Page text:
Regolith and soil geochemical data provide important observations for understanding the Critical Zone (CZ), the layer of Earth between the subsurface groundwater and the top of the tree canopy (e.g., Banwart et al., 2013). These observations are used to understand processes such as formation of regolith and circulation of fresh water, processes that can greatly affect humans and ecosystems. The Critical Zone Observatory (CZO) program of the US National Science Foundation currently consists of several distinct but connected observatories conducting research on biological, chemical, and physical CZ processes. A shared data infrastructure has been under development since 2013 to promote more efficient scientific understanding across CZO sites (e.g., Zaslavsky et al., 2011), and was one of the main drivers for developing the ODM2 data model.
CZChemDB is a relational database developed to capture geochemical data and relevant documentation in a standardized format to facilitate data sharing among the CZOs (Niu et al., 2011; 2014). The compilation of soil geochemistry in CZChemDB allows both cross-CZO comparisons of observations, and substantially improves data discovery and reuse within a single CZO, where dozens of investigators and students may have generated data over time (e.g., Brantley et al., 2016).
The CZChemDB data model includes metadata describing sampling location, sampling sites, specimens, subspecimens, preparation/treatments, lab analyses, and analytical data values. Supporting descriptive metadata include information about sampling and analytical methods, data quality, data sources, and contributors. The database was originally developed in Microsoft Access for convenience and accessibility. Examples of observed variables include major and trace element and isotopic measurements from samples derived from soil cores and soil pits (e.g., Dere et al., 2013). In addition, these datasets may include physical measurements of particle size, bulk density, and soil color. In weathering studies or studies that examine atmospheric inputs of chemical constituents (e.g., metals derived from industrial activities), chemical and physical measurements of the parent material (e.g., a specimen derived from the underlying parent bedrock) must also be characterized in order to quantify fluxes into or out of the system.
CZChemDB is an example of a database that was successfully used within a relatively small user base, but required improvements for accessibility, scalability, and interoperability. Adoption of ODM2 addressed each of these needs. For example, moving CZChemDB into a server-based PostgreSQL instance of ODM2 frees it from proprietary, single-user software and enables the data to be more easily accessed by multiple users through client software. Also, the ODM2 information model has stricter constraints than the original Access database, including primary keys and unique constraints on certain entities and fields, which improves integrity of stored and imported data. All of these improvements make the CZChemDB data more robust.
Currently, CZChemDB contains only soil geochemistry. However, investigators in CZOs study much more than soil; they may study everything from the underlying bedrock to the leaves and sap of trees to the porewater, groundwater, surface water, and more. The ability to consistently describe and integrate additional types of data, both specimen- and sensor-based, is therefore critical to allow researchers to form a more complete picture of important processes in order to better understand the fluxes into and out of the CZ (e.g., Brantley et al., 2016). Moreover, integrating multiple data types from multiple CZOs, which may differ climatologically and physiographically, can be facilitated using ODM2 and will allow researchers to investigate and compare the effects of many variables within and across CZOs. It will also allow CZChemDB data to be integrated with wider geochemical databases such as EarthChemDB that may contain relevant other data, such as compositions of the underlying bedrock.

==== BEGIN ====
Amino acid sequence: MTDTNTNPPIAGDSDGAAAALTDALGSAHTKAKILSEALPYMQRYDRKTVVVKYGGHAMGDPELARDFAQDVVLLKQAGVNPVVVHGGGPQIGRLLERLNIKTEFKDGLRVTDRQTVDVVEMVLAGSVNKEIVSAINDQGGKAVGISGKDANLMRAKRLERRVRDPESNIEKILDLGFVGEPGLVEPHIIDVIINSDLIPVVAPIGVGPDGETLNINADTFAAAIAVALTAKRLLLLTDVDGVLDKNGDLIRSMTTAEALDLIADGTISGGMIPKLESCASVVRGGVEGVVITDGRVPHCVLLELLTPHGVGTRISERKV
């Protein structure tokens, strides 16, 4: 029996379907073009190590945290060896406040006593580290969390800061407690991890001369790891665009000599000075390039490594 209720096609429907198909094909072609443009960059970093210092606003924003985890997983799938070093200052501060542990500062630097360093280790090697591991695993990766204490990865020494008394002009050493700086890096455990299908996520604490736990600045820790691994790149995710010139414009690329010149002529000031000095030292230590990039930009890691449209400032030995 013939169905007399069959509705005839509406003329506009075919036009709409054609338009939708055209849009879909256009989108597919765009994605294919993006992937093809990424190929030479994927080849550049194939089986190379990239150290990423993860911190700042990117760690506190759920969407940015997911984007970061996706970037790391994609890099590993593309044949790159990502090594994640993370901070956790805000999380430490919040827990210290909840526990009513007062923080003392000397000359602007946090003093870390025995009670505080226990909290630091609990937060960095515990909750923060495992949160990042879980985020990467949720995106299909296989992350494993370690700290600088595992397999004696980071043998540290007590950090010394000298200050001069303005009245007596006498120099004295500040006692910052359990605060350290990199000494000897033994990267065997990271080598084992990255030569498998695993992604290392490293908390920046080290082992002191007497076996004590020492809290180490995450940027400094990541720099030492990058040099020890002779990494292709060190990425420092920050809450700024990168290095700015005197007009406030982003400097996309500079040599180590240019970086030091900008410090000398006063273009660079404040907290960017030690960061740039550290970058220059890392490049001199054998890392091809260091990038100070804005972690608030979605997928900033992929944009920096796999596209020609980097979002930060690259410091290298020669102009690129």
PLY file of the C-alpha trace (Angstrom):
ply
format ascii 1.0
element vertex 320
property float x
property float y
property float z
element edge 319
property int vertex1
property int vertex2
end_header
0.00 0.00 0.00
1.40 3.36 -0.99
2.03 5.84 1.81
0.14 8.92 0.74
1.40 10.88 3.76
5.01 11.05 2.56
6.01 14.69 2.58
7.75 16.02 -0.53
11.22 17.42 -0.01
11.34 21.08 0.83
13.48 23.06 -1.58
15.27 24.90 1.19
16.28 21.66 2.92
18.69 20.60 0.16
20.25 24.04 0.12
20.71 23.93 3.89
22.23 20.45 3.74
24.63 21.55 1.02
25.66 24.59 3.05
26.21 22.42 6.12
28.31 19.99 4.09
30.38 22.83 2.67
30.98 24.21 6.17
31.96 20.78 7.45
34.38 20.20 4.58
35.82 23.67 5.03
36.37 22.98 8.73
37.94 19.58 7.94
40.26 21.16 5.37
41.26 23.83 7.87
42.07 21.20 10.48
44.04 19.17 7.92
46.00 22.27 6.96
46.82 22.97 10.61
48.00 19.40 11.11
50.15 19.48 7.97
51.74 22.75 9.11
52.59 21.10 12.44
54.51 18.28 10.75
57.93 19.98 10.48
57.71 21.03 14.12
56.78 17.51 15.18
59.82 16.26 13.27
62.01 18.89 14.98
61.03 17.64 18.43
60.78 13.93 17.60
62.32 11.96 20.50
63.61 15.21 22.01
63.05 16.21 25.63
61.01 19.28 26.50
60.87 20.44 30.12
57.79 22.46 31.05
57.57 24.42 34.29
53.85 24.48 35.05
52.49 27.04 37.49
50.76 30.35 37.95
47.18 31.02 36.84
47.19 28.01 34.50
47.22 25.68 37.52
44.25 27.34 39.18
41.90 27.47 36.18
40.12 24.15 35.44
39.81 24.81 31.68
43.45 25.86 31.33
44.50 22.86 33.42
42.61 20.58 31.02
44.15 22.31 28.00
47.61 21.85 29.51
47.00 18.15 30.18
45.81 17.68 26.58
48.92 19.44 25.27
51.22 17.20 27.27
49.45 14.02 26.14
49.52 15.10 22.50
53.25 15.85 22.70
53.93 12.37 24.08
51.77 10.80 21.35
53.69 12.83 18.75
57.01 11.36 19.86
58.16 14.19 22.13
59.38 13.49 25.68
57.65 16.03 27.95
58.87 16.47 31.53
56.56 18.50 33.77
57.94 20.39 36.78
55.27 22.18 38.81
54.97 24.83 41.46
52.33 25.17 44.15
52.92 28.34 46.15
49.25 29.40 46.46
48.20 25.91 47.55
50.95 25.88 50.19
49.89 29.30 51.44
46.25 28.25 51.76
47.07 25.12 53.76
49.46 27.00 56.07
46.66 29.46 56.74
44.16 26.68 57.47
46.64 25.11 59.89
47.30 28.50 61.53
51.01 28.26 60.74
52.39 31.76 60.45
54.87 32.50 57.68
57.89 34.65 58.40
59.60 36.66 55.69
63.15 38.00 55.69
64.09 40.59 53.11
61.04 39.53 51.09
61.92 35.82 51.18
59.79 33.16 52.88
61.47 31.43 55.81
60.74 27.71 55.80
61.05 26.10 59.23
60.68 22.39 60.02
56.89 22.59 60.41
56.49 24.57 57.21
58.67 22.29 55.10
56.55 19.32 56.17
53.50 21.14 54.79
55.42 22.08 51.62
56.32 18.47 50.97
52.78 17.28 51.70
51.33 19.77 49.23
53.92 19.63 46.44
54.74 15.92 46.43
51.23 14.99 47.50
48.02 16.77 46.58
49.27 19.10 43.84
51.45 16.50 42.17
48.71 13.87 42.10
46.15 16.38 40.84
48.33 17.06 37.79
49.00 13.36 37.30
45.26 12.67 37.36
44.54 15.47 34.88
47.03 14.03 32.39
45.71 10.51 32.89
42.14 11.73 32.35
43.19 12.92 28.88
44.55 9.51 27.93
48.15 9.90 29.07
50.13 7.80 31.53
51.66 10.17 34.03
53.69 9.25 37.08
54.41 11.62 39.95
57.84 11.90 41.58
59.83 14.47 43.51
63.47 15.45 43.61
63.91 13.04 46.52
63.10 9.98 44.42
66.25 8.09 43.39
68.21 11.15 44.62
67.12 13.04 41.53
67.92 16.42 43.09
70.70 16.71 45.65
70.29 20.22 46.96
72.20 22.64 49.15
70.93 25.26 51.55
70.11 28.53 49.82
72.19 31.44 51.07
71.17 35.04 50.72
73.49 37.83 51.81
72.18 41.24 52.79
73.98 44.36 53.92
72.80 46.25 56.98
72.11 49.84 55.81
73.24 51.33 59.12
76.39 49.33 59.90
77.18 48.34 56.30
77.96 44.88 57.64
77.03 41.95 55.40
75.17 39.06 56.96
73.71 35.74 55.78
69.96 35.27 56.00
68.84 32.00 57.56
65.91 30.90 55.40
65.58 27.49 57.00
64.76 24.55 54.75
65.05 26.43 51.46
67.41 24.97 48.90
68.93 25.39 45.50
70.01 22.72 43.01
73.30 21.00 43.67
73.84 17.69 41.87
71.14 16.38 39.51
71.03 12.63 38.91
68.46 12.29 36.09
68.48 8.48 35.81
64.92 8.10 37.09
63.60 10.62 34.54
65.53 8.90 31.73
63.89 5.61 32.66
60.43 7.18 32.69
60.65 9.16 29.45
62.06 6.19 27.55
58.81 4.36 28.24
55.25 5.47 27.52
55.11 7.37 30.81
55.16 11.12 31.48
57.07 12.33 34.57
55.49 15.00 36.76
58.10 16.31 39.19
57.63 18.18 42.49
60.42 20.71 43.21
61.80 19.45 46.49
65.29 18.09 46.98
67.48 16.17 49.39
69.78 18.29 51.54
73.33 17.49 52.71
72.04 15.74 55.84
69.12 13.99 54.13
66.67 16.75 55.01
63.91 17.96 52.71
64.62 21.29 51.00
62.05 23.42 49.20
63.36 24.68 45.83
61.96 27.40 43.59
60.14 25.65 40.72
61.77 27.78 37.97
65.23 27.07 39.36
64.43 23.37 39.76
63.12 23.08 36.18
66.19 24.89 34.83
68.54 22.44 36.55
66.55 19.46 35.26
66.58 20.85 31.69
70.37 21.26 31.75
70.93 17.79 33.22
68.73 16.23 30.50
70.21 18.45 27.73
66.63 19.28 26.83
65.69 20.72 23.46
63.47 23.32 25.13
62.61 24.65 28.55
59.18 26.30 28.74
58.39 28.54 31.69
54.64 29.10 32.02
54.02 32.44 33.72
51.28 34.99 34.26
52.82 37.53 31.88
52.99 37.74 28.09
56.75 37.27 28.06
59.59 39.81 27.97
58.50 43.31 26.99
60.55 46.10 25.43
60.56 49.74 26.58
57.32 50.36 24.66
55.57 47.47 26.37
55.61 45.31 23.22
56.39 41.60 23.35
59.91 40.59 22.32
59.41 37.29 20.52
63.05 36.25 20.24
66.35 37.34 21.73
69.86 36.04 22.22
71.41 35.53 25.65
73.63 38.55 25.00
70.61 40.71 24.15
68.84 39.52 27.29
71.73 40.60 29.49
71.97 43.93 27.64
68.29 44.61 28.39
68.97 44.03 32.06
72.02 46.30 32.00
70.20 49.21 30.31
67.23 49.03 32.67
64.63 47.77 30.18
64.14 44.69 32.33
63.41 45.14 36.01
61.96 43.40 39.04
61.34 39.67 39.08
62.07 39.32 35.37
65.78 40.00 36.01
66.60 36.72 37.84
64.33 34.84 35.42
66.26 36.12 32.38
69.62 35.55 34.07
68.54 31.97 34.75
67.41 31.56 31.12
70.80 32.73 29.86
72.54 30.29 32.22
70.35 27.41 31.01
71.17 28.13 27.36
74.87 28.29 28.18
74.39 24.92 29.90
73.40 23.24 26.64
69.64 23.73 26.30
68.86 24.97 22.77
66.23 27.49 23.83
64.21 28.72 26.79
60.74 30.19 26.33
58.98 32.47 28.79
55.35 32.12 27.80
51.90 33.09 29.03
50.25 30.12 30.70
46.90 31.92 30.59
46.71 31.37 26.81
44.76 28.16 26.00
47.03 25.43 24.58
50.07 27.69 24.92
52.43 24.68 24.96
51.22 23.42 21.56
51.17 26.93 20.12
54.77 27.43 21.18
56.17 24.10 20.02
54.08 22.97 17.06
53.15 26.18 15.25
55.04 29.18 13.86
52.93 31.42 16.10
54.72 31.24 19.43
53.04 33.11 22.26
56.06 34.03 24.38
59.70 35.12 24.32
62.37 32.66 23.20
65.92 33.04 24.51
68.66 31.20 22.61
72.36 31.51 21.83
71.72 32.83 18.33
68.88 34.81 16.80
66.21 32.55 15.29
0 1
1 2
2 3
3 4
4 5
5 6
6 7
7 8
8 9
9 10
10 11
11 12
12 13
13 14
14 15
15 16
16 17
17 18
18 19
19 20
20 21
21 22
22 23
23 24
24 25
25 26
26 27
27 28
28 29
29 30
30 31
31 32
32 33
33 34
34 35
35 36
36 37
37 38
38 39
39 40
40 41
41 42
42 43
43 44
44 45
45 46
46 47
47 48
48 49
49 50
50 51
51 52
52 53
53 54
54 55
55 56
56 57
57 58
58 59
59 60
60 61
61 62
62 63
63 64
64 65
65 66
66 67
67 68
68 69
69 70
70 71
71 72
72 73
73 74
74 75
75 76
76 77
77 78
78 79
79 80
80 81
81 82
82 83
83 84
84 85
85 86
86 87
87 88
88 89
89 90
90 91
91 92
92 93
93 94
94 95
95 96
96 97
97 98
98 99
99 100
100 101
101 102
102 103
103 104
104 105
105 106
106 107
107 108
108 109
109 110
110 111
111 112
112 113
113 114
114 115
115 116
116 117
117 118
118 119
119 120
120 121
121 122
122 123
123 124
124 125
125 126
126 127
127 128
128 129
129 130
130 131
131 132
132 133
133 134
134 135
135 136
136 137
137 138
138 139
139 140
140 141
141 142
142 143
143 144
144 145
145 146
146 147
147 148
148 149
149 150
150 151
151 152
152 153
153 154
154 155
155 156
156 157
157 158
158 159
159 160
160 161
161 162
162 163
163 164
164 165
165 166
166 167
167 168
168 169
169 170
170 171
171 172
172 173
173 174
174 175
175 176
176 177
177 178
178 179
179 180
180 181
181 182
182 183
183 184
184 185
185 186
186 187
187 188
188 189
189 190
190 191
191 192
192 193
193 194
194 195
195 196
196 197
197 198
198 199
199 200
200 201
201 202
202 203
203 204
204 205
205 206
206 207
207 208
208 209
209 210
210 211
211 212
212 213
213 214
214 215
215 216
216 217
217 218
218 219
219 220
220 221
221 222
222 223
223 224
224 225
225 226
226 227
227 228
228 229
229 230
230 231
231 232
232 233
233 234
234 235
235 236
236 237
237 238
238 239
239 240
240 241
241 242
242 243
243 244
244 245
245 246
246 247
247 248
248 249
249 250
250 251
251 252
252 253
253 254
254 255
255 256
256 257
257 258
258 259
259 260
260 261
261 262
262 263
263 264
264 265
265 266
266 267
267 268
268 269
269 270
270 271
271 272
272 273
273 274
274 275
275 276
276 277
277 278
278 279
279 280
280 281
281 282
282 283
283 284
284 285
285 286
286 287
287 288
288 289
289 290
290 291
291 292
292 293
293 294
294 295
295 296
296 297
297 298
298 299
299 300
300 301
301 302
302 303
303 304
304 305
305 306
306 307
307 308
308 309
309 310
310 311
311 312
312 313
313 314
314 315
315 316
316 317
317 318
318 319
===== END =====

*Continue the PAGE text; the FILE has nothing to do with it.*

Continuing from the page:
Like PetDB, hierarchical relationships are very common between specimens in CZChemDB. For example, CZChemDB may contain data for soil samples derived from mixing multiple soil samples together. In this case, the aggregate soil sample is the child of multiple parent soil samples. ODM2 is flexible enough to accommodate complicated relationships between specimens such as this (Figure 3c).
Because CZChemDB focuses on specimen-based geochemical analyses, many of its challenges parallel those in the previous PetDB section, such as relegation of many domain-specific metadata to the Annotation extension. The same modifications to ODM2 made in the PetDB use case were mirrored in CZChemDB, alleviating some of the challenges with data discovery and quality information. Another consequence of being a domain-specific database is that vocabularies and certain phrases were used in ways that are clear to the user base, but not to those in other fields (e.g., the use of the term “CorePitWell” to group those similar entities together). The alignment of vocabularies from CZChemDB to those of the other use cases in ODM2 was challenging.
Initial migration of the CZChemDB data to the ODM2 schema required some additional information. For example, some observations in CZChemDB, such as mean annual precipitation, mean annual temperature, exposure age, erosion rate, and soil taxonomy existed without a citation because the source was assumed or well-known in the community. With the move to a more general model that may be used by non-specialists, ODM2 requires a source for this type of information. When migrating existing CZChemDB data to ODM2, the source was obtained by asking the original investigators when possible, otherwise it was left as “unknown”.